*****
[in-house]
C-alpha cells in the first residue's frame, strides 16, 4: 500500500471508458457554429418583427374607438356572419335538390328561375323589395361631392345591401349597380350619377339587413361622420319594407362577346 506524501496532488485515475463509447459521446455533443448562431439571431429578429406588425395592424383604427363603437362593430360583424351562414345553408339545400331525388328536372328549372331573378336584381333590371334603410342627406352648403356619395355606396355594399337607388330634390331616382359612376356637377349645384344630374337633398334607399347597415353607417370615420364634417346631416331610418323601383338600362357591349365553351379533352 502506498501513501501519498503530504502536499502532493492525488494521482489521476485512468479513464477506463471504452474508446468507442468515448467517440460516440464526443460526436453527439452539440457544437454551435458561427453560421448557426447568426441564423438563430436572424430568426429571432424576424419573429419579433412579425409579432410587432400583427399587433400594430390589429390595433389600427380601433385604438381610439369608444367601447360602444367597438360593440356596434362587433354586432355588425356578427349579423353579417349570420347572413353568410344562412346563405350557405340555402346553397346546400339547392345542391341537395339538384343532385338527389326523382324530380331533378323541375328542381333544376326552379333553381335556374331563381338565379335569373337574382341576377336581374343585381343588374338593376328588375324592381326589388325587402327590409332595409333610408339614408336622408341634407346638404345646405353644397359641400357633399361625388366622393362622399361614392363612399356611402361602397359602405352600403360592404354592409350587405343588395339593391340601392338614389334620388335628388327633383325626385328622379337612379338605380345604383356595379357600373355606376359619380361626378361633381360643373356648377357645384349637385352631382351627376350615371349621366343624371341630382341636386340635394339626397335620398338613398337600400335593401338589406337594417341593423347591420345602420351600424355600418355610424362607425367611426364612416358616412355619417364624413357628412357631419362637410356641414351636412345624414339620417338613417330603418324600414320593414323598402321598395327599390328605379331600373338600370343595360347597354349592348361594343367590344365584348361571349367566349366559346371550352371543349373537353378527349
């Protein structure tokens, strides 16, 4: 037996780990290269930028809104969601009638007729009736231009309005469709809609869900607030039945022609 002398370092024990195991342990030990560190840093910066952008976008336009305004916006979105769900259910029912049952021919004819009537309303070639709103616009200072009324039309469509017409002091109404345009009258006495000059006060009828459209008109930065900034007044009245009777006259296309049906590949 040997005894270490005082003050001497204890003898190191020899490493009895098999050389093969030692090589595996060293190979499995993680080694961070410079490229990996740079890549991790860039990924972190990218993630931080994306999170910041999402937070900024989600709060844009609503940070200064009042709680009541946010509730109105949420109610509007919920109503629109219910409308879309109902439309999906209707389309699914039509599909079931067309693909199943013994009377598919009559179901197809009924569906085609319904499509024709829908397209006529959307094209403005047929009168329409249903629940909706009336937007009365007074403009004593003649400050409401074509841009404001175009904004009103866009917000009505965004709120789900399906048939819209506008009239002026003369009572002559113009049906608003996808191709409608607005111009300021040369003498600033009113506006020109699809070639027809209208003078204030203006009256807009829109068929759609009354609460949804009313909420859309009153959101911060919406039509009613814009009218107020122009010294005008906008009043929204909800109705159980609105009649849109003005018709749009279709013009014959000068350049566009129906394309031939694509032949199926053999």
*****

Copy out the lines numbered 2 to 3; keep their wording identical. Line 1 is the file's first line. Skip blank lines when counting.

C-alpha cells in the first residue's frame, strides 16, 4: 500500500471508458457554429418583427374607438356572419335538390328561375323589395361631392345591401349597380350619377339587413361622420319594407362577346 506524501496532488485515475463509447459521446455533443448562431439571431429578429406588425395592424383604427363603437362593430360583424351562414345553408339545400331525388328536372328549372331573378336584381333590371334603410342627406352648403356619395355606396355594399337607388330634390331616382359612376356637377349645384344630374337633398334607399347597415353607417370615420364634417346631416331610418323601383338600362357591349365553351379533352 502506498501513501501519498503530504502536499502532493492525488494521482489521476485512468479513464477506463471504452474508446468507442468515448467517440460516440464526443460526436453527439452539440457544437454551435458561427453560421448557426447568426441564423438563430436572424430568426429571432424576424419573429419579433412579425409579432410587432400583427399587433400594430390589429390595433389600427380601433385604438381610439369608444367601447360602444367597438360593440356596434362587433354586432355588425356578427349579423353579417349570420347572413353568410344562412346563405350557405340555402346553397346546400339547392345542391341537395339538384343532385338527389326523382324530380331533378323541375328542381333544376326552379333553381335556374331563381338565379335569373337574382341576377336581374343585381343588374338593376328588375324592381326589388325587402327590409332595409333610408339614408336622408341634407346638404345646405353644397359641400357633399361625388366622393362622399361614392363612399356611402361602397359602405352600403360592404354592409350587405343588395339593391340601392338614389334620388335628388327633383325626385328622379337612379338605380345604383356595379357600373355606376359619380361626378361633381360643373356648377357645384349637385352631382351627376350615371349621366343624371341630382341636386340635394339626397335620398338613398337600400335593401338589406337594417341593423347591420345602420351600424355600418355610424362607425367611426364612416358616412355619417364624413357628412357631419362637410356641414351636412345624414339620417338613417330603418324600414320593414323598402321598395327599390328605379331600373338600370343595360347597354349592348361594343367590344365584348361571349367566349366559346371550352371543349373537353378527349
């Protein structure tokens, strides 16, 4: 037996780990290269930028809104969601009638007729009736231009309005469709809609869900607030039945022609 002398370092024990195991342990030990560190840093910066952008976008336009305004916006979105769900259910029912049952021919004819009537309303070639709103616009200072009324039309469509017409002091109404345009009258006495000059006060009828459209008109930065900034007044009245009777006259296309049906590949 040997005894270490005082003050001497204890003898190191020899490493009895098999050389093969030692090589595996060293190979499995993680080694961070410079490229990996740079890549991790860039990924972190990218993630931080994306999170910041999402937070900024989600709060844009609503940070200064009042709680009541946010509730109105949420109610509007919920109503629109219910409308879309109902439309999906209707389309699914039509599909079931067309693909199943013994009377598919009559179901197809009924569906085609319904499509024709829908397209006529959307094209403005047929009168329409249903629940909706009336937007009365007074403009004593003649400050409401074509841009404001175009904004009103866009917000009505965004709120789900399906048939819209506008009239002026003369009572002559113009049906608003996808191709409608607005111009300021040369003498600033009113506006020109699809070639027809209208003078204030203006009256807009829109068929759609009354609460949804009313909420859309009153959101911060919406039509009613814009009218107020122009010294005008906008009043929204909800109705159980609105009649849109003005018709749009279709013009014959000068350049566009129906394309031939694509032949199926053999």